10,000 calories later, early Thanksgiving was just as good as the real thing. After spending hours preparing just two dishes in my parents' kitchen surrounded by my entire extended (and rather chatty) family, I have a new respect for anyone who actually cooks an entire Thanksgiving meal themselves. Wow, was it distracting to have so much going on at once! Thank goodness I'd made the dessert a day in advance because I couldn't possibly have prepared anything else.
I made a last minute switch from the savory bread pudding I was planned (had something like a quart of heavy cream in it) to a somewhat less hearty stuffing with dried cherries, goat cheese and smoked ham. Dried cherries are my new favorite ingredient, they're ever so slightly juicier and sweeter than the ubiquitous dried cranberry, and they just make everything tastier.
It was pretty time consuming to make, so in the future I'd take their advice and make part of it in advance. Granted I was trying to make it while 8 other people were talking and 3 other chefs were in the kitchen, so perhaps with more focus it would be easier!
All of the ingredients ultimately melded together quite well, and this recipe was a big winner with my family. The next day's leftovers were as good if not better! Definitely a keeper recipe.
Country Bread Stuffing with Smoked Ham, Goat Cheese, and Dried Cherries
- 1/2 cup dried tart cherries
- 1 (1-pound) loaf crusty country-style white bread
- 1/4 cup olive oil
- 4 teaspoons chopped fresh thyme
- 1 large garlic clove, minced
- 6 tablespoons (3/4 stick) butter
- 1 1/2 cups finely chopped onion
- 1 1/2 cups thinly sliced celery
- 1 1/4 cups chopped smoked ham (Epicurious recommends 2 meaty ham hocks, I stuck with traditional smoked ham from the deli case)
- 1 cup finely chopped green bell pepper
- 1/3 cup chopped fresh parsley
- 1/2 cup toasted husked hazelnuts, coarsely chopped
- 1 3/4 cups low-salt chicken broth or turkey stock, heated
- 4 ounces chilled fresh goat cheese, crumbled into 1/2-inch pieces
Preheat oven to 375°F. Place cherries in bowl; cover with boiling water. Let stand until soft, about 15 minutes. Drain.
Cut bottom crust and short ends off bread; discard. Cut remaining bread with crust into 1-inch cubes (10 cups loosely packed). Place in large bowl. Add oil, thyme, and garlic; toss. Spread out on large rimmed baking sheet. Sprinkle with salt and pepper. Bake until golden and slightly crunchy, stirring often, about 20 minutes. Return to same large bowl.
Melt butter in large skillet over medium-high heat. Add next 4 ingredients. sauté until vegetables are soft, about 10 minutes. Mix in parsley and cherries. DO AHEAD Bread cubes and vegetable mixture can be made 1 day ahead. Cover separately. Store bread at room temperature. Chill vegetables.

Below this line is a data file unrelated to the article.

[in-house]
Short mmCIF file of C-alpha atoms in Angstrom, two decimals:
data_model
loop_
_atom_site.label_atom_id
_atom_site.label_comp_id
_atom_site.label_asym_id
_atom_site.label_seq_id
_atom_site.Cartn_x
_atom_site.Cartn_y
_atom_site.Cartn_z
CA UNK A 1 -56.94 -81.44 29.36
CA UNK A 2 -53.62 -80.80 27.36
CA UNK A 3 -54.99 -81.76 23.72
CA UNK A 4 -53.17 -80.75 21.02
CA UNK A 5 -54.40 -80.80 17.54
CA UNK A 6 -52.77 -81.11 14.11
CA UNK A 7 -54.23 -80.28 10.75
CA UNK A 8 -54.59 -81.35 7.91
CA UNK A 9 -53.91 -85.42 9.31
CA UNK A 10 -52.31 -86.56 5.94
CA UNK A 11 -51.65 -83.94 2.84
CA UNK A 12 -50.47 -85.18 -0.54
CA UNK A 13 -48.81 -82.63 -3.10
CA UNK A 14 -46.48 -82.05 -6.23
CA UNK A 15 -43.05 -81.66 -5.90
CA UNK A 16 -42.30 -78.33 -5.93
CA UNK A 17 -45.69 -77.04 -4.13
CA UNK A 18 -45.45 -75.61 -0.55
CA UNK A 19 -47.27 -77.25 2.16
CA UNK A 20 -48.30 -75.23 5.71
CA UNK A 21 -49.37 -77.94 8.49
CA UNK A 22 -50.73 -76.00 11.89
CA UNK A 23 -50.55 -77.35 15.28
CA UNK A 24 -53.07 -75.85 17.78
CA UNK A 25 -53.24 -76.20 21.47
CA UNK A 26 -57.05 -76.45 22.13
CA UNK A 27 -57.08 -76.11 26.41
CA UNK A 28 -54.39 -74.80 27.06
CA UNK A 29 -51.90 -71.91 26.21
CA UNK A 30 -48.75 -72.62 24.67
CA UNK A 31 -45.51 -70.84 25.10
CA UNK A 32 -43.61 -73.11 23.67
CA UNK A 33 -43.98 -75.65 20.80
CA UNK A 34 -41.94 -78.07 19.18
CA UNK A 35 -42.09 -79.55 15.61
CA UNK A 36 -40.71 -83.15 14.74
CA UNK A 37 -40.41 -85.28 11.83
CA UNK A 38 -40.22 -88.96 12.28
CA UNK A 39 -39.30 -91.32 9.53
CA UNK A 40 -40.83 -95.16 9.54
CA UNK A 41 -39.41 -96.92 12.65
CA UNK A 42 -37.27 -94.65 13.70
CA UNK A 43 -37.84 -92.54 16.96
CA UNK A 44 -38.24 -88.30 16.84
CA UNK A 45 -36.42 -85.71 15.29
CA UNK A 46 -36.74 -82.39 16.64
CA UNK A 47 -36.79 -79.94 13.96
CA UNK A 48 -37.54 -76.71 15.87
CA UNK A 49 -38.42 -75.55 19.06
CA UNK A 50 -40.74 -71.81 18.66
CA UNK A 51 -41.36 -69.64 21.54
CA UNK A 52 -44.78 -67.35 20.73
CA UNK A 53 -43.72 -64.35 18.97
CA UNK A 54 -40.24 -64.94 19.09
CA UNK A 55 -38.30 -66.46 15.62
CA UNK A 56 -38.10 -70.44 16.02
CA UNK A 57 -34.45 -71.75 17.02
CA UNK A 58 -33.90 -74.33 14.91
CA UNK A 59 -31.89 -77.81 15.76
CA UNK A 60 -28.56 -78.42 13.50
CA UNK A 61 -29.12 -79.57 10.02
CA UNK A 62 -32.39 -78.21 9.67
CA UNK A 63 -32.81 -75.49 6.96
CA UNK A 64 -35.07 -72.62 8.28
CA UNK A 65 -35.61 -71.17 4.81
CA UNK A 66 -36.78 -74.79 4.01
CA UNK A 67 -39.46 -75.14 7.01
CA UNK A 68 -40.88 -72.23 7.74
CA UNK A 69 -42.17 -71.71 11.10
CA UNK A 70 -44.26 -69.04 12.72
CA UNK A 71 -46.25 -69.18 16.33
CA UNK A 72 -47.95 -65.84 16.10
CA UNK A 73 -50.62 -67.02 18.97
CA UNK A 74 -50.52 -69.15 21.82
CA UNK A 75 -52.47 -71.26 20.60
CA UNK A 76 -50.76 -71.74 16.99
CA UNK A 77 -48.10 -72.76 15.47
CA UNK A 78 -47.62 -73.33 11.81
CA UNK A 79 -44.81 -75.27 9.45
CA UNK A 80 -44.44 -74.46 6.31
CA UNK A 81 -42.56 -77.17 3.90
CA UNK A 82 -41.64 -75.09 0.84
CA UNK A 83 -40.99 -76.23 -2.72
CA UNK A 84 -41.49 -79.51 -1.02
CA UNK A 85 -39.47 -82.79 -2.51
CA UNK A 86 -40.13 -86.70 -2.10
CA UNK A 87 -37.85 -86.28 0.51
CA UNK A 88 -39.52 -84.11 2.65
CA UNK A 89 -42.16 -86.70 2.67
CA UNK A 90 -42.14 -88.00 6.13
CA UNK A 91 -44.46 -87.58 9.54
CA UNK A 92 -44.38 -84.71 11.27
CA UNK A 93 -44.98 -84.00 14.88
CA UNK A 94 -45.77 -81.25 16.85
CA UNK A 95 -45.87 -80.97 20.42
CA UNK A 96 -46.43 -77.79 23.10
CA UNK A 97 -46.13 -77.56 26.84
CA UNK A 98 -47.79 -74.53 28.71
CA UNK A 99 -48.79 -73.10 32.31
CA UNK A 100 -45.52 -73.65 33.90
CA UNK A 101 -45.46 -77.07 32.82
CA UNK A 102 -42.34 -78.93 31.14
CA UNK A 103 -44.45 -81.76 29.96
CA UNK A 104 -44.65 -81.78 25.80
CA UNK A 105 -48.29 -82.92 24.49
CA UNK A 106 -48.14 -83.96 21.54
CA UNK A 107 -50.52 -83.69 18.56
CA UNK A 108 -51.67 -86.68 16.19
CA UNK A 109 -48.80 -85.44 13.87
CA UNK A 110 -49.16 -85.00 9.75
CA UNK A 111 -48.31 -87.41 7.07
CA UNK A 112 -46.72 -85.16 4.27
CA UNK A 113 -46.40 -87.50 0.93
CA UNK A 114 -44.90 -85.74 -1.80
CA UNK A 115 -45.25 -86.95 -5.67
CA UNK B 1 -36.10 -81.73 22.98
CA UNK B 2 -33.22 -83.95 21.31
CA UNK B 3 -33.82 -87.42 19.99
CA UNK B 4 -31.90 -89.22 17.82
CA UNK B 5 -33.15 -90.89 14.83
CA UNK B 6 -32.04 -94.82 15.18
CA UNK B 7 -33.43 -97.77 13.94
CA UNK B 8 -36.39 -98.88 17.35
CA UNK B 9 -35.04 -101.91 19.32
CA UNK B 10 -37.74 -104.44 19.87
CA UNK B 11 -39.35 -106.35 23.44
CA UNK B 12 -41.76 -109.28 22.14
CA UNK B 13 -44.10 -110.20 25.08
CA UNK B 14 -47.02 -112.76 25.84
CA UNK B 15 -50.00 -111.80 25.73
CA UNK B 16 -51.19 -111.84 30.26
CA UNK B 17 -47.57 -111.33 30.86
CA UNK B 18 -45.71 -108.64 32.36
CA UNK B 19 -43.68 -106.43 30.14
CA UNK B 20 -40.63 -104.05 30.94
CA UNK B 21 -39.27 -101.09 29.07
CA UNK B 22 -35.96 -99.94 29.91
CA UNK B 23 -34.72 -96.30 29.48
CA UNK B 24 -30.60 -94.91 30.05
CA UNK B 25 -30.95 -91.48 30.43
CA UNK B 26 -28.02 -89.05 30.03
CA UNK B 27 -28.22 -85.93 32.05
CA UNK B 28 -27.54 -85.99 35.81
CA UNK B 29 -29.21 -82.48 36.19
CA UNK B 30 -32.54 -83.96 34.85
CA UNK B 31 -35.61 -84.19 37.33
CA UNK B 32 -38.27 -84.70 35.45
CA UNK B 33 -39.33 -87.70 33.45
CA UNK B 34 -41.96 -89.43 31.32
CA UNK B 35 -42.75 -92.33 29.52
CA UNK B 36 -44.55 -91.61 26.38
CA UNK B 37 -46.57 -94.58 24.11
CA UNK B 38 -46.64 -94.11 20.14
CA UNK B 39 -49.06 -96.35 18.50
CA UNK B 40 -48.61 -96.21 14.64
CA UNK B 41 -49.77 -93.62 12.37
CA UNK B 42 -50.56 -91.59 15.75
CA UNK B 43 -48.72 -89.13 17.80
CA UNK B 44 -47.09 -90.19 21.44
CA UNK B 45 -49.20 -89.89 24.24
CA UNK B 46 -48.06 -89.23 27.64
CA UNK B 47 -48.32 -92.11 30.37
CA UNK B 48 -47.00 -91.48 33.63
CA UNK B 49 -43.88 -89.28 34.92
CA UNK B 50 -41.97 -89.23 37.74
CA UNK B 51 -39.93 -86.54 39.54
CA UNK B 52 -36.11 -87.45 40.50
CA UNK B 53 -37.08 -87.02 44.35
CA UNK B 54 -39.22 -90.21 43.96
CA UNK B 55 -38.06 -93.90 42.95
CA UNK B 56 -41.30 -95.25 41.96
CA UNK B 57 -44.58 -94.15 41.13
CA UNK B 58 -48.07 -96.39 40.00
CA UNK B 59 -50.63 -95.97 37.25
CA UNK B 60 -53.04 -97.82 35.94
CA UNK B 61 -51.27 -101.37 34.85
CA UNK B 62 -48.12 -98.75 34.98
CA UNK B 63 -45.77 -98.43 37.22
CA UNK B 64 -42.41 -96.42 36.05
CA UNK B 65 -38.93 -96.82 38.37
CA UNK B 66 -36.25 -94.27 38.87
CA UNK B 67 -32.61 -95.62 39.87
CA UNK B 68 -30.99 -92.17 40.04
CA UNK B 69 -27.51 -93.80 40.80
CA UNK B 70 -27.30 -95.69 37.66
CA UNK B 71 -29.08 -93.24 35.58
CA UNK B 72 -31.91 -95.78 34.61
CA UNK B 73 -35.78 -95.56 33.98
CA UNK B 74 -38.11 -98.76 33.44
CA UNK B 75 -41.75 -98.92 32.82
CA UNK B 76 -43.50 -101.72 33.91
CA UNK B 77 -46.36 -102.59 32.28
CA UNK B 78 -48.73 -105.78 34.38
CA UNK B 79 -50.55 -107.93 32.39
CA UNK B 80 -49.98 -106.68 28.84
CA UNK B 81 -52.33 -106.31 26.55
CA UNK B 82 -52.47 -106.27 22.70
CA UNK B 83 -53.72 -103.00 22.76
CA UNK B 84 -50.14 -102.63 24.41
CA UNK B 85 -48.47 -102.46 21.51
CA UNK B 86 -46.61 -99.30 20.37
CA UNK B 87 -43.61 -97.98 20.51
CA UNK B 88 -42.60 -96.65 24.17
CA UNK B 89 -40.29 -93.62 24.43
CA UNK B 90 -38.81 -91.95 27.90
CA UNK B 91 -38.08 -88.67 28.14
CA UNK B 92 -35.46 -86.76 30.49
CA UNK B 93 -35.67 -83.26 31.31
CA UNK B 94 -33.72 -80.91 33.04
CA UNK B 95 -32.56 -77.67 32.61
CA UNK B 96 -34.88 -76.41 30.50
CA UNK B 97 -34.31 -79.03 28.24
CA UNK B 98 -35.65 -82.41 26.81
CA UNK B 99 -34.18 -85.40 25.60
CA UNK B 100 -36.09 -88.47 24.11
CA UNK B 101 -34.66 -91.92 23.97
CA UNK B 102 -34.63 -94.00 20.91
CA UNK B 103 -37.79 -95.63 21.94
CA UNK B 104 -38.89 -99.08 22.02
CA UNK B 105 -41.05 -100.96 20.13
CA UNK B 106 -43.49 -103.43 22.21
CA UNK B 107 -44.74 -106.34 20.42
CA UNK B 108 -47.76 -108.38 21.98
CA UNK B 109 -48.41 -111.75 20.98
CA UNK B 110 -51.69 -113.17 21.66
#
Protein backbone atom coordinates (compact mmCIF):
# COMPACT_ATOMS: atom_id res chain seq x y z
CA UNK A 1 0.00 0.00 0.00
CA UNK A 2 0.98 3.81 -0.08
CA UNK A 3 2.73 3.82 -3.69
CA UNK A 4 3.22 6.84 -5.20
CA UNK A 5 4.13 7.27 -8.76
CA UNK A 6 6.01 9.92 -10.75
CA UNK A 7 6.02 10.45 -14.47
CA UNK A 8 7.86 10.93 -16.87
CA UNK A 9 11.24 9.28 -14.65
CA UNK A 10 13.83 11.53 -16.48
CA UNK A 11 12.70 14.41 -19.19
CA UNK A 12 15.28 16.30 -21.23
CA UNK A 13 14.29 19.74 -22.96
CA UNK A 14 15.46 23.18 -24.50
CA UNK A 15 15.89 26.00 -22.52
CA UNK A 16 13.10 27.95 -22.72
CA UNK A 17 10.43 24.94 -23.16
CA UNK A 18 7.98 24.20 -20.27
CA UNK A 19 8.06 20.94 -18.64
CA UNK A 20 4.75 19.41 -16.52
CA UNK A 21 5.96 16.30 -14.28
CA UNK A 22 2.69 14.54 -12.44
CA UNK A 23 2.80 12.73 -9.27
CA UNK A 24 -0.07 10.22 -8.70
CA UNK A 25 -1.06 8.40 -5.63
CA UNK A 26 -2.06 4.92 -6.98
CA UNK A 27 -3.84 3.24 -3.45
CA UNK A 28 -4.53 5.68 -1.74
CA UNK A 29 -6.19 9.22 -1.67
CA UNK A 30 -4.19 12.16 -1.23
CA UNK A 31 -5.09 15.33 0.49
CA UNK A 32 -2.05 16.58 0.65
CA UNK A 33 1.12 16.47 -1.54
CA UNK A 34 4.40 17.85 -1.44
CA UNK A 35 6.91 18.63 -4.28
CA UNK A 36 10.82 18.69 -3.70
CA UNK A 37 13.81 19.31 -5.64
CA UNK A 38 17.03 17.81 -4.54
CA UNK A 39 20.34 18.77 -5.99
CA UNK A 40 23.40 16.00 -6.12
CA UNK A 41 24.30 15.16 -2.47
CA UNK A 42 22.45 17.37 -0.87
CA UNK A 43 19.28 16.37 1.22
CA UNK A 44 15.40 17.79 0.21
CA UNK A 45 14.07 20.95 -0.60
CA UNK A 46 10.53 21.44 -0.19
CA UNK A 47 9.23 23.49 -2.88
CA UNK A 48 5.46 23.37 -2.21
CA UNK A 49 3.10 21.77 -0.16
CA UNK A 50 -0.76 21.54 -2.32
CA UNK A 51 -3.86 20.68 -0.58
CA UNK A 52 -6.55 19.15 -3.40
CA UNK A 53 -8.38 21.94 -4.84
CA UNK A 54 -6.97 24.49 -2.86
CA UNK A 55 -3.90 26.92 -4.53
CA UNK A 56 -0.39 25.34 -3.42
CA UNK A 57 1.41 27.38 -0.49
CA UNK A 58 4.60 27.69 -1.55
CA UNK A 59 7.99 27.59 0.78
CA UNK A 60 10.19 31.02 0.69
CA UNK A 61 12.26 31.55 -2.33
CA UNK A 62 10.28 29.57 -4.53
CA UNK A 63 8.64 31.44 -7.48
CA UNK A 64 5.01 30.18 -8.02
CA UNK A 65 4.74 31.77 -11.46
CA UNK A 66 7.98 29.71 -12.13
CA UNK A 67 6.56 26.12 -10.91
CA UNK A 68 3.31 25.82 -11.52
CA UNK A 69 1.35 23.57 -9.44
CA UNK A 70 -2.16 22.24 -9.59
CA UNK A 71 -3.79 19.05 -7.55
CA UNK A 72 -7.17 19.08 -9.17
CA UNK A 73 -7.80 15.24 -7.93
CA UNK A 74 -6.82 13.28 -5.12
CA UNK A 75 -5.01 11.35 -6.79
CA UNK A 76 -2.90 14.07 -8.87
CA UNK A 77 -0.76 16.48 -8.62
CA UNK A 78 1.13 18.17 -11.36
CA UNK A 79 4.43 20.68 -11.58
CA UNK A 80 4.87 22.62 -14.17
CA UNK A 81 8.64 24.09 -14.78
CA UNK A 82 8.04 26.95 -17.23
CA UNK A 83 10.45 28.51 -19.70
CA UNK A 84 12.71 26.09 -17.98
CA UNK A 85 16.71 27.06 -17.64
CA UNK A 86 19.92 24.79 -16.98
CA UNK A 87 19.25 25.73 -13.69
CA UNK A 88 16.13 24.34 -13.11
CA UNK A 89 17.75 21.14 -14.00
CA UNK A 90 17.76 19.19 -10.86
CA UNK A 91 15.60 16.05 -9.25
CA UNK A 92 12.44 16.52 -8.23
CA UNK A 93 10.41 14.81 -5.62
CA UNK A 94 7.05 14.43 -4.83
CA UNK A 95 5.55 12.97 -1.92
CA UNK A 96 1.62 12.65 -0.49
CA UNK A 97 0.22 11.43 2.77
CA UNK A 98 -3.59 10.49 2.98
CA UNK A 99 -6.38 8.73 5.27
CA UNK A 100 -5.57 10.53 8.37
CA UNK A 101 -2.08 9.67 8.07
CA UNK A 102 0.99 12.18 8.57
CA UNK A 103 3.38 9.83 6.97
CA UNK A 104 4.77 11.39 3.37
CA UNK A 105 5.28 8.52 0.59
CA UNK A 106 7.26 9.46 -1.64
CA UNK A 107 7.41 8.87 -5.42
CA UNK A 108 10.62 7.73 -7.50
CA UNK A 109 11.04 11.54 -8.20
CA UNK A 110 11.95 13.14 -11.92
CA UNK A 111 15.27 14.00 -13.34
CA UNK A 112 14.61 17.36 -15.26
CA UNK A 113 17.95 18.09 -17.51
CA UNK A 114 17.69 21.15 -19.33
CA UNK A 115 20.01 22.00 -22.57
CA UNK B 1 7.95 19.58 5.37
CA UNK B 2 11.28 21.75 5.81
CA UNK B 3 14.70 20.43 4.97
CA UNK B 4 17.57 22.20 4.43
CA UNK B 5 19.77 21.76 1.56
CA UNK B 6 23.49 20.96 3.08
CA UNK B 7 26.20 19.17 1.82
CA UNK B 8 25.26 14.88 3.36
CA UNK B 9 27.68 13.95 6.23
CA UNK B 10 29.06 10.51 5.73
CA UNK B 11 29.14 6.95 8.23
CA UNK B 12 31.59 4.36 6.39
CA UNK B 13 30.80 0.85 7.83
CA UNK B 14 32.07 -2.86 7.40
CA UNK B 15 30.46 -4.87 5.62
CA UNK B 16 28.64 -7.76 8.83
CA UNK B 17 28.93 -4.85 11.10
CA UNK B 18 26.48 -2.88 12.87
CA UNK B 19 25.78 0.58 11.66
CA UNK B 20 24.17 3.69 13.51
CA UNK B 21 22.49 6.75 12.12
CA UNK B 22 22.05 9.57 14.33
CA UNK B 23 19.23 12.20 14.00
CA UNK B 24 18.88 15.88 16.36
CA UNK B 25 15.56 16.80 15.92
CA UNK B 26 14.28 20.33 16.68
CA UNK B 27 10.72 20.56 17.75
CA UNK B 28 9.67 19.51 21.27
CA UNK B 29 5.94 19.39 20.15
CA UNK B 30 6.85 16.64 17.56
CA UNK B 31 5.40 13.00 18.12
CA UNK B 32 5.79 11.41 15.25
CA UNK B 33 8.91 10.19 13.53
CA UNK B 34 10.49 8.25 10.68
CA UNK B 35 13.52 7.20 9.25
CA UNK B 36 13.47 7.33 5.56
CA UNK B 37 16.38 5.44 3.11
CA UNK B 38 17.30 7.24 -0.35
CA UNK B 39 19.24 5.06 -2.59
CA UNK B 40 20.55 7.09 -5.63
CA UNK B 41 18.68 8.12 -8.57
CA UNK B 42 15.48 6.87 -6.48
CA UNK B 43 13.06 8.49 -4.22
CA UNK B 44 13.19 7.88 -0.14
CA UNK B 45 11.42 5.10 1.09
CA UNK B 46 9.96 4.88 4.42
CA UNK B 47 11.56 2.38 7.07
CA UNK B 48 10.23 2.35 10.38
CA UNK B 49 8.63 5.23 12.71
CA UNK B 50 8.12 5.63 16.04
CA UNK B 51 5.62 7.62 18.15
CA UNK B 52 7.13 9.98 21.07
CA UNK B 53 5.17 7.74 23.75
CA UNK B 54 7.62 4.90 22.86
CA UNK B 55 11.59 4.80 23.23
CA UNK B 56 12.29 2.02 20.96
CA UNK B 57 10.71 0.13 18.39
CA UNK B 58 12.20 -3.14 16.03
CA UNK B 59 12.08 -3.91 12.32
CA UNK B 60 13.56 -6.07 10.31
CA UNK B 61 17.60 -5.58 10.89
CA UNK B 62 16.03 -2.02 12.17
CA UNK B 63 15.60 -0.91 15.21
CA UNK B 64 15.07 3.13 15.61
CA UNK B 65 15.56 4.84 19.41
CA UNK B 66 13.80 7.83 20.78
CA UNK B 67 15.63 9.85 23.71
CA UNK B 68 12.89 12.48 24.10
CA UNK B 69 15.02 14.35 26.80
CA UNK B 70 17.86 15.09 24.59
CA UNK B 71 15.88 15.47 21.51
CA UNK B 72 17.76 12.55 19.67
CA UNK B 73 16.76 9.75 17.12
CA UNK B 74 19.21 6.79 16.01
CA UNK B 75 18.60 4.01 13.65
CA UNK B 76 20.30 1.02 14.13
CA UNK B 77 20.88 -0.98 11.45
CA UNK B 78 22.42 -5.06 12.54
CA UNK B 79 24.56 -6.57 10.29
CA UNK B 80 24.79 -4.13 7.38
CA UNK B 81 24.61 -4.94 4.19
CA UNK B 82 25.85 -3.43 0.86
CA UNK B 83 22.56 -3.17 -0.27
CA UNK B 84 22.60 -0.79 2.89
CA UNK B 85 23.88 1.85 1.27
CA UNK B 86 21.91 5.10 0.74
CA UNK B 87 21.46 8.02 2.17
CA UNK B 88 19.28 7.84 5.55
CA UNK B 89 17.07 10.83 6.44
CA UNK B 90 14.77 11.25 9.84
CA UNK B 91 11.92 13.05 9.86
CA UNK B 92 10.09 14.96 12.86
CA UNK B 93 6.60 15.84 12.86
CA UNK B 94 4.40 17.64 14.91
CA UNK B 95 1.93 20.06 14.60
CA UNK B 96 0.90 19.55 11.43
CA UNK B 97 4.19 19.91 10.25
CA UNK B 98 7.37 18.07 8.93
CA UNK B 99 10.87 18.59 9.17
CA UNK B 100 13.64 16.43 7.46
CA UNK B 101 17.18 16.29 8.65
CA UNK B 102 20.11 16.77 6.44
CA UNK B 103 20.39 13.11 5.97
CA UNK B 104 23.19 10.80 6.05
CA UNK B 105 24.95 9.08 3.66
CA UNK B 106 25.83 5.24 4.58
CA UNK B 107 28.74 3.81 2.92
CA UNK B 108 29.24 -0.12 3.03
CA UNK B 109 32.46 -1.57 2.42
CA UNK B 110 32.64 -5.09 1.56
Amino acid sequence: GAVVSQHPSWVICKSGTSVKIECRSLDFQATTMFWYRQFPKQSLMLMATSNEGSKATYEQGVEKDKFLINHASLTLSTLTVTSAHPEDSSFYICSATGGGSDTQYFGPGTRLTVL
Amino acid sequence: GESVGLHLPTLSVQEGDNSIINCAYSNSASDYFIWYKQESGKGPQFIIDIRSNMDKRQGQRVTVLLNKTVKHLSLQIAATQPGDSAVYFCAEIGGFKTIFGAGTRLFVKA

Preheat oven to 375°F. Butter 11x7x2-inch glass baking dish. Stir vegetables and nuts into bread cubes. Add hot broth, tossing to coat. Mix in cheese. Transfer to dish. Cover with buttered foil, buttered side down. Bake until heated through, about 25 minutes. Uncover and bake until top is brown, about 25 minutes longer, and serve.
My mom usually makes the same cranberry relish every year with mandarin oranges. It's definitely good, but this year I wanted to try something new. I originally picked a recipe with grapefruit in it, but apparently old people can't eat it (something about reacting with medicines?), so my mother chose a cranberry pear relish to make. In the end, it was delicious, and I suspect she was glad she branched out from the norm. It was so good in fact that the boyfriend and I ate it on it's own the following night. Yum!
Cranberry Pear Relish
From Food Network
- 1 small navel orange
- 1 (12-ounce) bag fresh or frozen cranberries
- 1 Bartlett pear, cored and cut into large chunks
- 1/2 cup light brown sugar
- Pinch kosher salt
- 3 tablespoons pecans, toasted and coarsely chopped
Wash and dry the orange. Cut the orange into small wedges, including the peel, and put in a food processor. Add the cranberries, pear, sugar, and salt. Pulse until coarsely chopped. Transfer to a bowl, cover, and refrigerate for at least 2 hours and up to 2 days. Just before serving, stir in the pecans.
Last but not least was the brussels sprout hash with caramelized shallots. I cheaped out on the shallots because they were annoyingly expensive and being sold only in those little mesh packs of 3, so I cut that amount in half, and it still tasted great. The other change I made was I used the slicer on the food processor to turn the brussels sprouts into a hash, which saved tons of time.
Adapted from Epicurious.comIngredients
- 6 tablespoons (3/4 stick) butter, divided
- 1/2 pound shallots, thinly sliced (I used about half of this since shallots were so pricey at my grocery store)
- Coarse kosher salt
- 2 tablespoons apple cider vinegar
- 4 teaspoons sugar
- 1 1/2 pounds brussels sprouts, trimmed
- 3 tablespoons extra-virgin olive oil
- 1 cup water
Melt 3 tablespoons butter in medium skillet over medium heat. Add shallots; sprinkle with coarse kosher salt and pepper. Sauté until soft and golden, about 10 minutes. Add vinegar and sugar. Stir until brown and glazed, about 3 minutes.
Halve brussels sprouts lengthwise. Use food processor slicing attachment to cut into narrow slices. Heat oil in large skillet over medium-high heat. Add sprouts; sprinkle with salt and pepper. Sauté until brown at edges, 6 minutes. Add 1 cup water and 3 tablespoons butter. Sauté until most of water evaporates and sprouts are tender but still bright green, 3 minutes. Add shallots; season with salt and pepper.
My pumpkin cheesecake was so good, it deserves it's own article, so more on that to come!